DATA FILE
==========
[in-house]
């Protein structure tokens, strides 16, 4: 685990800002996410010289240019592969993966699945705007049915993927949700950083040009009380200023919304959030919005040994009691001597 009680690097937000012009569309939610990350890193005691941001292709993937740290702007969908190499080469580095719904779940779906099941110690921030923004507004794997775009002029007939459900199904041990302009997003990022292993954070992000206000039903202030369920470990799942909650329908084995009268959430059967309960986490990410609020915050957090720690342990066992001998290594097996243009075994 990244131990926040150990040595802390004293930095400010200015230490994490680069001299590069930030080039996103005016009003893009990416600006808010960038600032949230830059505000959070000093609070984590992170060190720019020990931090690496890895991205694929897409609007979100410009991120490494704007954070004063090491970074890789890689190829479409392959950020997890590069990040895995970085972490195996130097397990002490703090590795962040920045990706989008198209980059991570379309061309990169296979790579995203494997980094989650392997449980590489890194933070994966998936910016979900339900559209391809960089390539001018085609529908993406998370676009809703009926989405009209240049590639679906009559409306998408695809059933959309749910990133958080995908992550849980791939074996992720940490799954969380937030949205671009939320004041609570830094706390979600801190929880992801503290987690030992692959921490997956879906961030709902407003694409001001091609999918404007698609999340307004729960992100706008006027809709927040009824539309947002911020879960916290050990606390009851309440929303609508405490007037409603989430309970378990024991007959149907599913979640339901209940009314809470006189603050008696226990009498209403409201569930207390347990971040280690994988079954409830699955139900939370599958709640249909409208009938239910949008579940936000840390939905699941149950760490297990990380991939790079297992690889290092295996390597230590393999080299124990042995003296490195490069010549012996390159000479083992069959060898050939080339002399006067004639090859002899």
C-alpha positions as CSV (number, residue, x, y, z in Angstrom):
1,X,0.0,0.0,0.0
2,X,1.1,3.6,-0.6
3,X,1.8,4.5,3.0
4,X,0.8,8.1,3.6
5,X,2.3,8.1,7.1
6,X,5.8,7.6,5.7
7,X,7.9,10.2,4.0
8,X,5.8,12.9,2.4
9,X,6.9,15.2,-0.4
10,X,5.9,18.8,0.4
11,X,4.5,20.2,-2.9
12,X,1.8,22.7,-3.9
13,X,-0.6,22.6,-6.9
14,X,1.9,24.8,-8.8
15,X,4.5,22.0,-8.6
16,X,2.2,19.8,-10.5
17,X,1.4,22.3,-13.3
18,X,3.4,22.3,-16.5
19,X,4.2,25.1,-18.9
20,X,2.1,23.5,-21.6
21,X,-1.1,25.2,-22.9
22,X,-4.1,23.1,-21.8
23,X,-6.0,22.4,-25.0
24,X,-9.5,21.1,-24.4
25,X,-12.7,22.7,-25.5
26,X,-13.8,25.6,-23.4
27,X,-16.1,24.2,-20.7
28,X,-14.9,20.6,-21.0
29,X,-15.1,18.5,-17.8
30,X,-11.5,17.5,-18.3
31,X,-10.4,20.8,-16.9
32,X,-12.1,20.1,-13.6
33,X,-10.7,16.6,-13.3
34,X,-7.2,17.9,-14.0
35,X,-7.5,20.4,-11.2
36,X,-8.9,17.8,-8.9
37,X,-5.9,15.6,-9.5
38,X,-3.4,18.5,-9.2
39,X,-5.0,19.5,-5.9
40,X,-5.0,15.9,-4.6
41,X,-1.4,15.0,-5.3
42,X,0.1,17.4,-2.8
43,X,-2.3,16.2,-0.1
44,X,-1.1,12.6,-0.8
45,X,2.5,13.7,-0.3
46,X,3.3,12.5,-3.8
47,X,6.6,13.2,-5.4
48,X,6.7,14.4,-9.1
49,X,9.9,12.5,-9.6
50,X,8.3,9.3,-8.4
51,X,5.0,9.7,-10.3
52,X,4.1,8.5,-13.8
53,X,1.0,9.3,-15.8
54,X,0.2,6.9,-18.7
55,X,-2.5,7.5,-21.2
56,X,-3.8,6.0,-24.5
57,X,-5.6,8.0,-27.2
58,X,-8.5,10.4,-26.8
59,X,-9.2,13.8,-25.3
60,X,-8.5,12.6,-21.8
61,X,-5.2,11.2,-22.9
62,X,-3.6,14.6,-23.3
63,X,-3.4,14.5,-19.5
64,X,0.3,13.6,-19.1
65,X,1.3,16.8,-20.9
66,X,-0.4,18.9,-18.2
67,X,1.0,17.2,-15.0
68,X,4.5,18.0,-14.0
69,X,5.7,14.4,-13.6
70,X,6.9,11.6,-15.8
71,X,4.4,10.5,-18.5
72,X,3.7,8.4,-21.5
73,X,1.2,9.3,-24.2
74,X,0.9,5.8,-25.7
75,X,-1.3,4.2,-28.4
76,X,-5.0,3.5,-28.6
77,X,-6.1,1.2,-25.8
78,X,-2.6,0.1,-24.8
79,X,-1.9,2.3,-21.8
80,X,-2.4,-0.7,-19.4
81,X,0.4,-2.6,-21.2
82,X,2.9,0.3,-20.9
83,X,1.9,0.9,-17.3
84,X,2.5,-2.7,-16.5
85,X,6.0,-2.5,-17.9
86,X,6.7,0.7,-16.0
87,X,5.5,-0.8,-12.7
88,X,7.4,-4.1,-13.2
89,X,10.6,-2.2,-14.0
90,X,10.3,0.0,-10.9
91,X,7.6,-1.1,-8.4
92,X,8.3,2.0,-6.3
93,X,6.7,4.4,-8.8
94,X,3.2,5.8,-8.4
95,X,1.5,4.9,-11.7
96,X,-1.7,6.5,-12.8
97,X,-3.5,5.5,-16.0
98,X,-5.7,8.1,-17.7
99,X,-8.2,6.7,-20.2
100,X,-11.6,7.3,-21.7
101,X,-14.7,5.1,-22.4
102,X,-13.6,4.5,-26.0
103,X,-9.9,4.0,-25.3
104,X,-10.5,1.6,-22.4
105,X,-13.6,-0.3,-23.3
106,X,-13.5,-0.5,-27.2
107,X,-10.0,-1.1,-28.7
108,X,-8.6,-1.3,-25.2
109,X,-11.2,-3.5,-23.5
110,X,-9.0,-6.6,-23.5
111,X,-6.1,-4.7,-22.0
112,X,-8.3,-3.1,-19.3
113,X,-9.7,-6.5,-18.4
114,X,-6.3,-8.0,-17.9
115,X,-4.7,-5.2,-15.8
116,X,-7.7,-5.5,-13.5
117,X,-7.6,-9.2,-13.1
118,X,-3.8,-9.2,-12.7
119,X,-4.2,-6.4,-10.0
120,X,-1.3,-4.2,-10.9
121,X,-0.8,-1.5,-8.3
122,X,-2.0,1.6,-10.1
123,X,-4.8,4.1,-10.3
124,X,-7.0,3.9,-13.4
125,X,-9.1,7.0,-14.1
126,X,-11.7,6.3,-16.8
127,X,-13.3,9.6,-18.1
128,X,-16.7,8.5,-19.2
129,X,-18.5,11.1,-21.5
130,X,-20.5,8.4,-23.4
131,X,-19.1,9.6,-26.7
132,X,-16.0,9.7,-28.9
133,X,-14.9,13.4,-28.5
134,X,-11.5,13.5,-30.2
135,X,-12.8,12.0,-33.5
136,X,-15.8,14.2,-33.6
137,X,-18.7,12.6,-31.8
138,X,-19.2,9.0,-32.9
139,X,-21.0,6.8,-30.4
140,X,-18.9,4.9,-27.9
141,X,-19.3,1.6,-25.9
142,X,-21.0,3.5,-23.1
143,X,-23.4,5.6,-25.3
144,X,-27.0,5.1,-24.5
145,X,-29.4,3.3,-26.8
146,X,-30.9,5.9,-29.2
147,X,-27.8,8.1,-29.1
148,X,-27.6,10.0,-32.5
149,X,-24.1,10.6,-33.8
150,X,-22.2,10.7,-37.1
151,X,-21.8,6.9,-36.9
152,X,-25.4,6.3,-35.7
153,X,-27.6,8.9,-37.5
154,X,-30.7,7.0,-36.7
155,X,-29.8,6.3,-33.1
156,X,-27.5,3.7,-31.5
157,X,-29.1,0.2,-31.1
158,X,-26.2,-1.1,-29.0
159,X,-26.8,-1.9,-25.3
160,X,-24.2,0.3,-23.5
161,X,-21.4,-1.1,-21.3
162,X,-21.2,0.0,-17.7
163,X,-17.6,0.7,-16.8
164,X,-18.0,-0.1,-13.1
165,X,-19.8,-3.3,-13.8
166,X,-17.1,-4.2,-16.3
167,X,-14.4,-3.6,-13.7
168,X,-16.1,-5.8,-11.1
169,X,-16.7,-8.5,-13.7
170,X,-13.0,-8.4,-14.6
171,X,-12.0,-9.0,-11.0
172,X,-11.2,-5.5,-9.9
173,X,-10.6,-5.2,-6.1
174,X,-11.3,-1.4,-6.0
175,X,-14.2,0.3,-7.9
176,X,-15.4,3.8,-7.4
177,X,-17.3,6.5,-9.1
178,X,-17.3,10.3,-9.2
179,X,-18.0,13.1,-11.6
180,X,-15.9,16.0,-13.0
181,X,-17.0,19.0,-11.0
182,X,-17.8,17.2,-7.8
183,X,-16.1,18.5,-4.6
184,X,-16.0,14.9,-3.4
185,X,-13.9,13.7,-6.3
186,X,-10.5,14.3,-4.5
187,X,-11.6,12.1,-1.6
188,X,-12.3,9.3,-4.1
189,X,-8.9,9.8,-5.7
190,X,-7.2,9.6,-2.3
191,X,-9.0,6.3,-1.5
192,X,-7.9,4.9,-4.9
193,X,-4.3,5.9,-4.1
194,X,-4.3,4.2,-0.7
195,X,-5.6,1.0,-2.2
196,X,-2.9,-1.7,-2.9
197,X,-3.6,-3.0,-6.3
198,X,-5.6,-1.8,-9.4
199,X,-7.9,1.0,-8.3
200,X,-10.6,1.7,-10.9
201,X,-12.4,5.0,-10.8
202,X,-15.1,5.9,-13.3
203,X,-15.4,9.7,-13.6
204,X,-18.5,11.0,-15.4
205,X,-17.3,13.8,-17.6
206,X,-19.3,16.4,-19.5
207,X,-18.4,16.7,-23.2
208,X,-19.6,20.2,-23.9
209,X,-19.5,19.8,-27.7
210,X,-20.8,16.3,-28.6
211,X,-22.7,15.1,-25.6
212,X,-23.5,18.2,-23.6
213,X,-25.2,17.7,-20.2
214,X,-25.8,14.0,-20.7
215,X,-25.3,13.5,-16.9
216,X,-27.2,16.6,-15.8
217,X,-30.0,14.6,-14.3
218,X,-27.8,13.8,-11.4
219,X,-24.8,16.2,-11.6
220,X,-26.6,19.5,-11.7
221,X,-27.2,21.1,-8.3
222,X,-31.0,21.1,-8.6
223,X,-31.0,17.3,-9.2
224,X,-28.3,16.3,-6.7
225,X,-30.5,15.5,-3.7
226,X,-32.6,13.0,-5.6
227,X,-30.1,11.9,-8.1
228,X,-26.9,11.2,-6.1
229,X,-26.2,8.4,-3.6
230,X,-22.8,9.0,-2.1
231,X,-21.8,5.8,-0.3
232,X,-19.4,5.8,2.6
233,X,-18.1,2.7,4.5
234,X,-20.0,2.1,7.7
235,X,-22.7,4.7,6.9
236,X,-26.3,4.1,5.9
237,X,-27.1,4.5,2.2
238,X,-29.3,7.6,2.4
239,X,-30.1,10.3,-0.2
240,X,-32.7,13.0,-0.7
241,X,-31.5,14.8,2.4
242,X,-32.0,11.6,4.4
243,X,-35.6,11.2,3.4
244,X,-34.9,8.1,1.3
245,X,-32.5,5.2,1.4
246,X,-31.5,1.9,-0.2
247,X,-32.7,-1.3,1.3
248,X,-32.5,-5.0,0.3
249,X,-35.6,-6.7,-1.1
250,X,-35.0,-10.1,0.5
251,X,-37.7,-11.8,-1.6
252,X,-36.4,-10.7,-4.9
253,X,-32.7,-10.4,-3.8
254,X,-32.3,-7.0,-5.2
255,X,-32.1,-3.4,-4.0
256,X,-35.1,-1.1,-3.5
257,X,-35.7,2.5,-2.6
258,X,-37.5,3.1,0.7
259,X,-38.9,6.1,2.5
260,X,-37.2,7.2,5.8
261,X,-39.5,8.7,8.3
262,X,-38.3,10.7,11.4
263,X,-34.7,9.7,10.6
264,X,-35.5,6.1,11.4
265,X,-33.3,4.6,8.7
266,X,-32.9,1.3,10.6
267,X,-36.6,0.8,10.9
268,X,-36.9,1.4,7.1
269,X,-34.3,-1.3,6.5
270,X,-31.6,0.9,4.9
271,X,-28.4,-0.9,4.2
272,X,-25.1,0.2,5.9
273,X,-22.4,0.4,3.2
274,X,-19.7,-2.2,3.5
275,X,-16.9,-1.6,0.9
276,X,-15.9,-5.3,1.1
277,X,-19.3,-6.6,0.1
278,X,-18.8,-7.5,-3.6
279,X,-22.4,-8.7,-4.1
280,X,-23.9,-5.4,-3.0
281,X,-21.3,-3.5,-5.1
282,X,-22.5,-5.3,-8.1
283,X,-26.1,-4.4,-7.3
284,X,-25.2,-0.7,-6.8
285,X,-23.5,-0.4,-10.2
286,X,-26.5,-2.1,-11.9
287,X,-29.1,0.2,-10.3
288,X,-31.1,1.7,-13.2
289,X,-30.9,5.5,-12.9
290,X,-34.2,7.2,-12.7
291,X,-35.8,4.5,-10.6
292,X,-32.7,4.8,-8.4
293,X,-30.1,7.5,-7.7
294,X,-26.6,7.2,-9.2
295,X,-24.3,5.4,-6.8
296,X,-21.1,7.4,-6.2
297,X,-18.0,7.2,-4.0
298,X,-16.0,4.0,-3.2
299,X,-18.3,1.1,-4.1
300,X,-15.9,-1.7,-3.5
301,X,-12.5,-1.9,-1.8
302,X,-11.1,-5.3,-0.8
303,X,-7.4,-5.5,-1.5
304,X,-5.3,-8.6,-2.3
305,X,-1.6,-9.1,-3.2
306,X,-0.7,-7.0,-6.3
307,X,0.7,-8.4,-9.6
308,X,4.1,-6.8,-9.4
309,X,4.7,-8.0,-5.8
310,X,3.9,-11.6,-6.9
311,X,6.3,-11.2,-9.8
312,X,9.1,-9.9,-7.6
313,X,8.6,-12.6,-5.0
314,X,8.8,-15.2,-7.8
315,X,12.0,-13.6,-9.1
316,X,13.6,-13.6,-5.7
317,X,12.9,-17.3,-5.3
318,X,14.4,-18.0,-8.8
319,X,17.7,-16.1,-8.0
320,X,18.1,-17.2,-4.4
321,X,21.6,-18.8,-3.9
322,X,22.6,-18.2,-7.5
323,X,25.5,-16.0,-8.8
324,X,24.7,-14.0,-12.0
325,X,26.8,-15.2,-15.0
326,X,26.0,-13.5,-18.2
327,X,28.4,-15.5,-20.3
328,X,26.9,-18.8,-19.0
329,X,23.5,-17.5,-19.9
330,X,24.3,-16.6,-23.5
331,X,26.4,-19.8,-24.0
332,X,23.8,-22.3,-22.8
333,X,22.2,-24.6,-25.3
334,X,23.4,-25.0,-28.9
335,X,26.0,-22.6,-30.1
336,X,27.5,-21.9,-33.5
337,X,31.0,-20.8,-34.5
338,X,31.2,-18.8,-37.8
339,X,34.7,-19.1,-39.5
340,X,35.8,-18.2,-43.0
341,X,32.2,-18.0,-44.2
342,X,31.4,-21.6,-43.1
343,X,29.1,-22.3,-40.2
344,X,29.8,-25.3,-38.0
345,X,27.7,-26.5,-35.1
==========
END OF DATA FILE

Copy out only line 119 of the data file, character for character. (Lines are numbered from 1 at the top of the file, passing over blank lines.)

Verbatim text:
116,X,-7.7,-5.5,-13.5